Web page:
With two defectors from the Socialist Party allying themselves with Tymoshenko's bloc, the opposition has 123 seats in the 450-seat Ukrainian parliament.
"We want to raise the flag that was dragged through the mud by politicians' treason," Tymoshenko declared.
Prime Minister Viktor Yanukovych, whose fraud-marred bid for the presidency sparked the 2004 Orange Revolution mass protests, put together a majority coalition this summer after an agreement between Tymoshenko and her former Orange Revolution allies fell apart.
The ruling coalition, which also includes the Communists, nominated Yanukovych to be premier, and President Viktor Yushchenko agreed to it, after making Yanukovych pledge to uphold the country's democratic advances and continue his pro-Western policies.
Yanukovych, who had the Kremlin's backing in his failed 2004 presidential bid, is seen as more pro-Russian.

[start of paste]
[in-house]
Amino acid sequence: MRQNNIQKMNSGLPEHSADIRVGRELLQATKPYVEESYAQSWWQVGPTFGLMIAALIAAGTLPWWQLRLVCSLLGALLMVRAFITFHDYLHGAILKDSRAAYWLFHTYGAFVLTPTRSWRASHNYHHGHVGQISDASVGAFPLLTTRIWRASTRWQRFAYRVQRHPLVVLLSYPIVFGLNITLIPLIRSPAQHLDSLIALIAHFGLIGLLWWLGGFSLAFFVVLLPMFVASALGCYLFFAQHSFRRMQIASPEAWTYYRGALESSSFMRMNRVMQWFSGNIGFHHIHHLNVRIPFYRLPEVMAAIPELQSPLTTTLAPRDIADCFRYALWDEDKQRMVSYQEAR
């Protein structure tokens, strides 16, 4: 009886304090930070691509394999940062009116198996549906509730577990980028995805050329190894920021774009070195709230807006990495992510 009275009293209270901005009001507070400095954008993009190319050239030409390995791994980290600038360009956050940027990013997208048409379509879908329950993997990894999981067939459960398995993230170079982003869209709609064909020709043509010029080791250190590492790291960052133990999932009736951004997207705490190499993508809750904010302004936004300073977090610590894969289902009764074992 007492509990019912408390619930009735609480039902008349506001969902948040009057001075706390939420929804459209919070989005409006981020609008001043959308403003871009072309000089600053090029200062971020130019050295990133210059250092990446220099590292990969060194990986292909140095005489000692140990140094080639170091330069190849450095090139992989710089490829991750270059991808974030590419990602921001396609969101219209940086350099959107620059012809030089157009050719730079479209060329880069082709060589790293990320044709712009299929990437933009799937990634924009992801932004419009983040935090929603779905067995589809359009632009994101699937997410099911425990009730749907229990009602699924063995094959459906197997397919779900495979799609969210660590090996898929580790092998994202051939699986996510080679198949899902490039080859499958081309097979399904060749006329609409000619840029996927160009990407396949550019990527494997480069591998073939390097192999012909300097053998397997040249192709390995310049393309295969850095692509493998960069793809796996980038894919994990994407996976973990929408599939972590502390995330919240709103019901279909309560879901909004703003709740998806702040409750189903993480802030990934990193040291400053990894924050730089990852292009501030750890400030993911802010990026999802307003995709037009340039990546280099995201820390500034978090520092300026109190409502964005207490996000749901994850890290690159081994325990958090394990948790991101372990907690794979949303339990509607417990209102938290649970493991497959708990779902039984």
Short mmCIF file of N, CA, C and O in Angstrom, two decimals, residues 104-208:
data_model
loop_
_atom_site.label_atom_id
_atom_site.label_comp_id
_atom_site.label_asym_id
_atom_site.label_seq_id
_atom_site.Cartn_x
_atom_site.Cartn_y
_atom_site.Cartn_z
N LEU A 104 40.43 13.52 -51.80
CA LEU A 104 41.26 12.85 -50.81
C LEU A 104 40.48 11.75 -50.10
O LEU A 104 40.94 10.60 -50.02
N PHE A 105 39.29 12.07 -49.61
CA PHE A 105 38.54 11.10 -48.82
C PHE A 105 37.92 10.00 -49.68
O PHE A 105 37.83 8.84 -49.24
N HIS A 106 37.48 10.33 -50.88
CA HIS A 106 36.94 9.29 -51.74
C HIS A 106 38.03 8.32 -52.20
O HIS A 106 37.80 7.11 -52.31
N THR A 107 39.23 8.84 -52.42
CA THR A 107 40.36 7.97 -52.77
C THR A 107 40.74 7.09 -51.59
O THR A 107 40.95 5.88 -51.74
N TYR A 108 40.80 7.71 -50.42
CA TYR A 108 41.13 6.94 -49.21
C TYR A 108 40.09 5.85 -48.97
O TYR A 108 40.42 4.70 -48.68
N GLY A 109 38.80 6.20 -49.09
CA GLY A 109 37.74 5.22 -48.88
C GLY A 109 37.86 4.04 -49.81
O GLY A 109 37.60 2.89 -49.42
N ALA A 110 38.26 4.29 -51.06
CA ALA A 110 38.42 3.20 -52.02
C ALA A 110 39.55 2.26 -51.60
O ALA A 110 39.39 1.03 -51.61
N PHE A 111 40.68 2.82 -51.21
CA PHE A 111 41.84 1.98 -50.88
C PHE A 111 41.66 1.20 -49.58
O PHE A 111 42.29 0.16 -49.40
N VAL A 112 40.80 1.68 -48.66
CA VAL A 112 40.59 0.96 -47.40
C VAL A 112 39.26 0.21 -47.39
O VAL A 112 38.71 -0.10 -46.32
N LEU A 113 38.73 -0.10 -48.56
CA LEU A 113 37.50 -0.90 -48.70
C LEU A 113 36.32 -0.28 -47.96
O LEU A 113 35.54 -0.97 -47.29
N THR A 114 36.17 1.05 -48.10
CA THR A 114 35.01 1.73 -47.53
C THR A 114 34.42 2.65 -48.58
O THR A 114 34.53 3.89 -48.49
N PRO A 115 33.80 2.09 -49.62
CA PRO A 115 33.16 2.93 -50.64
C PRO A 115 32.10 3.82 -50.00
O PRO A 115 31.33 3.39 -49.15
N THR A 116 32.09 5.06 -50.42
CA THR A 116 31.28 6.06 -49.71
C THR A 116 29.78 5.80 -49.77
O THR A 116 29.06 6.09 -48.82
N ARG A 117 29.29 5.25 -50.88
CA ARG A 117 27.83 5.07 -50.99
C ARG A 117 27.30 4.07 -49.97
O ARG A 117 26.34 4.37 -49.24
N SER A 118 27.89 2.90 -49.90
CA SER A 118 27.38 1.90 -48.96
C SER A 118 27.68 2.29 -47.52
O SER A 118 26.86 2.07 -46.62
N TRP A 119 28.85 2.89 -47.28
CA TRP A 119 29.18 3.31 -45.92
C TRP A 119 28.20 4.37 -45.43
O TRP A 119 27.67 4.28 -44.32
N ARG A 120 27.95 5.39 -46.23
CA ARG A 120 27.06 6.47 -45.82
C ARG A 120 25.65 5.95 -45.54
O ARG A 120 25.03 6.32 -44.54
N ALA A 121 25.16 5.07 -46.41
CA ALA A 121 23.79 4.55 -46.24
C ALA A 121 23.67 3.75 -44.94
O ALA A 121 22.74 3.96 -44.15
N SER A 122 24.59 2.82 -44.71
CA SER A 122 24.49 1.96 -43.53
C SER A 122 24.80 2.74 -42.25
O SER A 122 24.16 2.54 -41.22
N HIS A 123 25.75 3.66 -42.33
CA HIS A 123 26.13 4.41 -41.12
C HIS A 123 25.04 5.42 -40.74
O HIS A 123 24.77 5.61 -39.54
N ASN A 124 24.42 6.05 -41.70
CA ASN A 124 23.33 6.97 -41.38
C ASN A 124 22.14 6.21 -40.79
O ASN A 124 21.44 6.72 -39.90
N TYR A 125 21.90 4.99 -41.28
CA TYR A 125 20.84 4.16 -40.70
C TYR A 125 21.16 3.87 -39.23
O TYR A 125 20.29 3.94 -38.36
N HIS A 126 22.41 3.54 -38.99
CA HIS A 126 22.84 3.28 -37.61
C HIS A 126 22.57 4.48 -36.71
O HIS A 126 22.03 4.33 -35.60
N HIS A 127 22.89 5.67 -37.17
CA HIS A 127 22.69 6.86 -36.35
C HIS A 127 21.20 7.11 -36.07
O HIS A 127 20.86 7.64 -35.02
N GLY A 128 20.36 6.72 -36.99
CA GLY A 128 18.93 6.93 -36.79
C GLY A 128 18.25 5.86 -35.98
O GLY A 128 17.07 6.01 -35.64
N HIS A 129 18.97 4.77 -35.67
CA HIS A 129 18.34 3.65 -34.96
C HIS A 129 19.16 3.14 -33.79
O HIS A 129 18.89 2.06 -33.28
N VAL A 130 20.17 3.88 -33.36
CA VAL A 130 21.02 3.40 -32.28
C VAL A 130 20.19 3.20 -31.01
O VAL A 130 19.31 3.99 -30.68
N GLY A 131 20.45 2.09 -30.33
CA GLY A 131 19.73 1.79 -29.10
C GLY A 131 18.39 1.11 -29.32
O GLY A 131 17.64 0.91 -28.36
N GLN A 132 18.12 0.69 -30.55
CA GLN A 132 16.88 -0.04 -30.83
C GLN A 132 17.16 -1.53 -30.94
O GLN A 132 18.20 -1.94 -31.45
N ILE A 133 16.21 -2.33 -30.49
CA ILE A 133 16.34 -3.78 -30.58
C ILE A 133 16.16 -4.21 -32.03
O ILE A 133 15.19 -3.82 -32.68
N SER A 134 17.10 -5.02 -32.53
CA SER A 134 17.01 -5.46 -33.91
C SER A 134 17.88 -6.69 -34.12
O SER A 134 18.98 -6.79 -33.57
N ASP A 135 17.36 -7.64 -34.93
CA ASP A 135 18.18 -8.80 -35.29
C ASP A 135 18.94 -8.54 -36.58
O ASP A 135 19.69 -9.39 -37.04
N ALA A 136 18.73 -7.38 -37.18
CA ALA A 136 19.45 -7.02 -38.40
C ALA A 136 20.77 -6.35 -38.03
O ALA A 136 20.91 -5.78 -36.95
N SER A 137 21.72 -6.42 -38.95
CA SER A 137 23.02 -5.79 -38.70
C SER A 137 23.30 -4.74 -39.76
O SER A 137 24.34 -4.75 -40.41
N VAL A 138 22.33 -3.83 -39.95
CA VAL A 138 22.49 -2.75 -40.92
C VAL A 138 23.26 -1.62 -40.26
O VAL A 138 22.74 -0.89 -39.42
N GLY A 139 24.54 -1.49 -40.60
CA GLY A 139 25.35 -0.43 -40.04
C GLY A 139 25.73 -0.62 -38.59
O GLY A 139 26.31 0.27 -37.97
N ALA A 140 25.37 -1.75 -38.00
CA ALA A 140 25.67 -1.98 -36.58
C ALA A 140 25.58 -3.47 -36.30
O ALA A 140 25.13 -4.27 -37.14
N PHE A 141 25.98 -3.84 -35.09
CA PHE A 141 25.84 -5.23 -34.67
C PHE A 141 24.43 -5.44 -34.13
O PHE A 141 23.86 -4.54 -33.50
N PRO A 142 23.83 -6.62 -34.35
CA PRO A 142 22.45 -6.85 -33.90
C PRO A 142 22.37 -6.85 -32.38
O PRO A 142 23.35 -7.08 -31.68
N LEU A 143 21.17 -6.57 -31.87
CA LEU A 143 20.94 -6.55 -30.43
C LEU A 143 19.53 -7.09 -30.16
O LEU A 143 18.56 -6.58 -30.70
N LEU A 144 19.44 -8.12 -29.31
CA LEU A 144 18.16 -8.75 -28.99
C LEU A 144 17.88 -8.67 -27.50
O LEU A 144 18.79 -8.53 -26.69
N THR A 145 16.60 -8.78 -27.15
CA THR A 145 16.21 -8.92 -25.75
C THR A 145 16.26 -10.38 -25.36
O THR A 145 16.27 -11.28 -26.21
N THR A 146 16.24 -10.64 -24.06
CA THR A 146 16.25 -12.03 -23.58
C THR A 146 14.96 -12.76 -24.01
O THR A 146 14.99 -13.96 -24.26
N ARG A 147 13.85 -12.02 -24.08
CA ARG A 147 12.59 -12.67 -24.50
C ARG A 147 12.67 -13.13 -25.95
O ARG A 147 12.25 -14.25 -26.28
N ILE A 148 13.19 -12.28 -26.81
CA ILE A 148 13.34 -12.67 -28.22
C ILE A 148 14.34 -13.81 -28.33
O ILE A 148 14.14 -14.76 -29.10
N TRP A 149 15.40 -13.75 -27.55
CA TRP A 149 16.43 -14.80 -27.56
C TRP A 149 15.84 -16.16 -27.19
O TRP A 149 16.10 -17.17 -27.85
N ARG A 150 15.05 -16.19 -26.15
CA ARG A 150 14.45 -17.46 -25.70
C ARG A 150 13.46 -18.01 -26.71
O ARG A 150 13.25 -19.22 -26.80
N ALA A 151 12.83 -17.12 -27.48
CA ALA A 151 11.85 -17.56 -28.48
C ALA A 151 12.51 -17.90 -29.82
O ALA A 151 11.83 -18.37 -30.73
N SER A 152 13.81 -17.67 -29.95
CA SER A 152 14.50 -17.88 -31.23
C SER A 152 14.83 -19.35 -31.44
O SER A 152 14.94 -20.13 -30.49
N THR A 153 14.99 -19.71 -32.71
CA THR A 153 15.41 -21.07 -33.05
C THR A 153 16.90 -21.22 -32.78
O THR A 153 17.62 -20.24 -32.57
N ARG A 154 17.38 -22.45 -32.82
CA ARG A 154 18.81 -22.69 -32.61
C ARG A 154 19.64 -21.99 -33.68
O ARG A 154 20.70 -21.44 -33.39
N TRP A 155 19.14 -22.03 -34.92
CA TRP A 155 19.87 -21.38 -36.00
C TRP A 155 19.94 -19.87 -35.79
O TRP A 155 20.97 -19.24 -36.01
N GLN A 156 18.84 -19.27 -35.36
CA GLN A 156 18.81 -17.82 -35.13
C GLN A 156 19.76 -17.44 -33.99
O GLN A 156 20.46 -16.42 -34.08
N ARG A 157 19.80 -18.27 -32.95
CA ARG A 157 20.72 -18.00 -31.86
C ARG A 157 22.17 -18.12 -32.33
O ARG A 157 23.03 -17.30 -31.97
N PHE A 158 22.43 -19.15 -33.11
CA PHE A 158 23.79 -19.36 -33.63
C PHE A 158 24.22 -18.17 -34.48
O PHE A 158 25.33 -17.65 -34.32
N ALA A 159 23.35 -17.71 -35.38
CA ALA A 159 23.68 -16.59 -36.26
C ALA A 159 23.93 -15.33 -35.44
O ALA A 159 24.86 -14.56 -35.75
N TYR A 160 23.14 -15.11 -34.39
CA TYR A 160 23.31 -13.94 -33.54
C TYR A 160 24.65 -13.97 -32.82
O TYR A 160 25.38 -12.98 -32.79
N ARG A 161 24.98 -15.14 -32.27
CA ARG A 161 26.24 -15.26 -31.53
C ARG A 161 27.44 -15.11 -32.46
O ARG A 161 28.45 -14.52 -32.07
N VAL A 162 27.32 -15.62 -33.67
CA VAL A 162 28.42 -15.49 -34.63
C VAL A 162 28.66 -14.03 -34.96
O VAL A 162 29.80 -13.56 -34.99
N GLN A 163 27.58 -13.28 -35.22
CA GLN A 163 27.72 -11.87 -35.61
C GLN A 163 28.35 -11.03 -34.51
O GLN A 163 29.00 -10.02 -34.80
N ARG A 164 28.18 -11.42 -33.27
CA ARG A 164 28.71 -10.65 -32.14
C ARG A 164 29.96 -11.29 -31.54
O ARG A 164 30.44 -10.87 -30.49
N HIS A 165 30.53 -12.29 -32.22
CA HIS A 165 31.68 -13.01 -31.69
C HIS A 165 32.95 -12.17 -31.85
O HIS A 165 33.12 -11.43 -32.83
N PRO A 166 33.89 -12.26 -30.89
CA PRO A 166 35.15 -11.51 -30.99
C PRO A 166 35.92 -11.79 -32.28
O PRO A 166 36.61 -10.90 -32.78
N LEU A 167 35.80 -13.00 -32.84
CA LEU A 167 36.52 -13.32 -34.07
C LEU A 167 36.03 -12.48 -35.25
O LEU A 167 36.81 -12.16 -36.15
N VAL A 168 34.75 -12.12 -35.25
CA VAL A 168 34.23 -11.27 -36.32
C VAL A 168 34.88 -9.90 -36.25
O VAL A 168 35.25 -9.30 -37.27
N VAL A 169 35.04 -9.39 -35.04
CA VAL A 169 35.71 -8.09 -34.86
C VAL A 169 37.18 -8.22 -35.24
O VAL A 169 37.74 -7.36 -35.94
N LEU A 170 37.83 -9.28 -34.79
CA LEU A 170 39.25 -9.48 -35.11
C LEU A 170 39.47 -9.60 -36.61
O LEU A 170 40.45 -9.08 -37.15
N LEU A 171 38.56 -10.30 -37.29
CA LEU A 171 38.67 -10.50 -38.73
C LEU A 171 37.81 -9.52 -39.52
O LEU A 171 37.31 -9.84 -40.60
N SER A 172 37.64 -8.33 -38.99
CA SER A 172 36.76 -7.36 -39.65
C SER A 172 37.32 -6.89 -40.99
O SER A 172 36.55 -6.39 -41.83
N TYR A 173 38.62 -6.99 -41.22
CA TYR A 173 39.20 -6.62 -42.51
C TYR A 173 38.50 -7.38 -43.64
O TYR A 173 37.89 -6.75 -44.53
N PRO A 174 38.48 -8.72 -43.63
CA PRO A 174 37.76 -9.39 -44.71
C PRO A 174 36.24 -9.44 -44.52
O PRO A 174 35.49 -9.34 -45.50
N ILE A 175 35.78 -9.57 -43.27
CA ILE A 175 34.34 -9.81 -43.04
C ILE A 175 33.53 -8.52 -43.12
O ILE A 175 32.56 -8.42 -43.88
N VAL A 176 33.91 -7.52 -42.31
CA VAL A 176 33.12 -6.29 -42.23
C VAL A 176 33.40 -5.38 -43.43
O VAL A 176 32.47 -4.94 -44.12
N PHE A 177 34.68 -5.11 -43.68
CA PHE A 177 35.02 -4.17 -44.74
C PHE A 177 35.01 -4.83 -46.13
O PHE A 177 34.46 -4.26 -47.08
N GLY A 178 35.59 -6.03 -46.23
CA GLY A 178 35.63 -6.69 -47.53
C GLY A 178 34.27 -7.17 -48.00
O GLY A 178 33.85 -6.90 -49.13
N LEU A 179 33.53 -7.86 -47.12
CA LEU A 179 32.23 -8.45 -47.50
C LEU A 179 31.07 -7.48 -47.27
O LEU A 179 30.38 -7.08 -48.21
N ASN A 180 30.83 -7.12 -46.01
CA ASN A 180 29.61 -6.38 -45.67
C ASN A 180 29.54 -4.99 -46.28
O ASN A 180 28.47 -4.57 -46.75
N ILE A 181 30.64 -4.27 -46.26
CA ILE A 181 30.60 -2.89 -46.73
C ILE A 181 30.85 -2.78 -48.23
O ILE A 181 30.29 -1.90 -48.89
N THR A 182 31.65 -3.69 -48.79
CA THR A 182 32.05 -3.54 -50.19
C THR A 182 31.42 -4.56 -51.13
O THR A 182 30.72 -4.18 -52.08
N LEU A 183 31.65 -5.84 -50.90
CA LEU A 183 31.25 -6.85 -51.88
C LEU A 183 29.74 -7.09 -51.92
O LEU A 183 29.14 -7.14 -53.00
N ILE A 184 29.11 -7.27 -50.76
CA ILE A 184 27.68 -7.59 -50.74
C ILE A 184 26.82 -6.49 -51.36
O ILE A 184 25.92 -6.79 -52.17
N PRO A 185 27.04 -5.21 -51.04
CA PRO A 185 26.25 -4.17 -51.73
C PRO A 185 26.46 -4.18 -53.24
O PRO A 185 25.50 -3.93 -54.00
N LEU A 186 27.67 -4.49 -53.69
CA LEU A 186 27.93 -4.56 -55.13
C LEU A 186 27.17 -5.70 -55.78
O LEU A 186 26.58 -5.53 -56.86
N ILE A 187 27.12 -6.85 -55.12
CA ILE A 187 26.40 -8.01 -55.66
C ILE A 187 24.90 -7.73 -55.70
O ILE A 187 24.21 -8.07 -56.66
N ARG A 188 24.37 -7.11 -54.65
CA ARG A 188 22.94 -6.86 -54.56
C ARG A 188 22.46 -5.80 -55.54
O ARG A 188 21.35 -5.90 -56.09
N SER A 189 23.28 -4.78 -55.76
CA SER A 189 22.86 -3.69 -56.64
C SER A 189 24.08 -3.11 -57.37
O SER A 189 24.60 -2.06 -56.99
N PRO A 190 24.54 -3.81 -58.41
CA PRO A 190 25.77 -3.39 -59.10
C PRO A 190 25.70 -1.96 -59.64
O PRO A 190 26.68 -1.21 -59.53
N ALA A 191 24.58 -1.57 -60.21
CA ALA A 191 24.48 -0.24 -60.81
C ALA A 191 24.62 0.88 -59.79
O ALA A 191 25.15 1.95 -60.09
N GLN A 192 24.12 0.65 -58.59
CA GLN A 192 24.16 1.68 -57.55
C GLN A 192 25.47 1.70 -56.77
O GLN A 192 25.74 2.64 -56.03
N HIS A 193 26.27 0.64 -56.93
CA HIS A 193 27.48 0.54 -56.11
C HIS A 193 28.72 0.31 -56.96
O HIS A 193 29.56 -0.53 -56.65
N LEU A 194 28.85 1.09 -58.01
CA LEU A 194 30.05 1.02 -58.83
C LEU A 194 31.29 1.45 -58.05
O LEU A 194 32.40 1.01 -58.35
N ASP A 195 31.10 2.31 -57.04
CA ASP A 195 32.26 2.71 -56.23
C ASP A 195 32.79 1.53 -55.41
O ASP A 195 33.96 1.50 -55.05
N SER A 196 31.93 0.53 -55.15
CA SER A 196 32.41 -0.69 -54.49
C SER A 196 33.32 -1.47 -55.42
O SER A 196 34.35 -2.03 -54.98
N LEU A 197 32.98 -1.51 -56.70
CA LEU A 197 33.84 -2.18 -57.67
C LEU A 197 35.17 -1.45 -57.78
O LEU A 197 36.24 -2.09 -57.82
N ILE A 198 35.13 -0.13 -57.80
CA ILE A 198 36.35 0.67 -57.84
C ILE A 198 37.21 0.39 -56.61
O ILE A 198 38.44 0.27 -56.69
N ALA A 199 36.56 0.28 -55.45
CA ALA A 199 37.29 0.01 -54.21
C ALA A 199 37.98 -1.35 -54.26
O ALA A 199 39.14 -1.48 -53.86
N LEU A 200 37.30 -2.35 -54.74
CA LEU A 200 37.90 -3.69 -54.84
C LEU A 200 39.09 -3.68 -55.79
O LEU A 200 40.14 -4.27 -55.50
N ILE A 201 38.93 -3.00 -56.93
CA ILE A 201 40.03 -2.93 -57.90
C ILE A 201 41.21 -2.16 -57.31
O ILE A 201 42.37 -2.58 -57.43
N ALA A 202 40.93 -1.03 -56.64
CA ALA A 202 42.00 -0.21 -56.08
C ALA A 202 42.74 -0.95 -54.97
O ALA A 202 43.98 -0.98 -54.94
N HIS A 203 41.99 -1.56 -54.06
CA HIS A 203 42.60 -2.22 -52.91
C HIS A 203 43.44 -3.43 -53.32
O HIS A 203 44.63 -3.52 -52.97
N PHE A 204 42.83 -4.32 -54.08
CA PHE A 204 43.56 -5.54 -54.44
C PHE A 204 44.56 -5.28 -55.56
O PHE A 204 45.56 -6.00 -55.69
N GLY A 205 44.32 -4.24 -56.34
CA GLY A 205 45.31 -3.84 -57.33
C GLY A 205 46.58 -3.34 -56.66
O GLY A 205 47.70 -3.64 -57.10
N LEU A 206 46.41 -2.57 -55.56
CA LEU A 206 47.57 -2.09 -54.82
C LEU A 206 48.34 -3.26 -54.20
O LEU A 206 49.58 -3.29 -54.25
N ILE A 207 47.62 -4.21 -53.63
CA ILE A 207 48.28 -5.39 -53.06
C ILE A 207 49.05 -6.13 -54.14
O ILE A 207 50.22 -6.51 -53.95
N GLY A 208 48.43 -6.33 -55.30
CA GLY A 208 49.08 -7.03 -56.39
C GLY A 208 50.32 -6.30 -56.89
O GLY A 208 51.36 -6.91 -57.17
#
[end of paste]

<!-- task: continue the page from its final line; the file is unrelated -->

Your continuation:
During his recent visit to Brussels, Yanukovych said that Ukraine was putting its bid to join NATO on hold because of widespread public opposition in the country — a move that was sharply criticized by Yushchenko.
Yanukovych has said that Ukraine's bid to join the European Union remains on target, and he has taken the West's advice and ruled out joining a customs union with Russia and other ex-Soviet republics.
Tymoshenko, whose fiery speeches helped make her a leader of the Orange Revolution, had hoped members of Yushchenko's pro-Western party would join her in opposition, but they accepted seats in Yanukovych's government and are still holding talks on joining Yanukovych's coalition.
She has called Yanukovych illegitimate and demanded the dismissal of parliament, but she is far short of the support necessary for such an action.
"The ideas of democracy and European choice are our key priorities," said lawmaker Iosyp Vinsky, one of two Socialist Party members who joined Tymoshenko's bloc in creating the new opposition.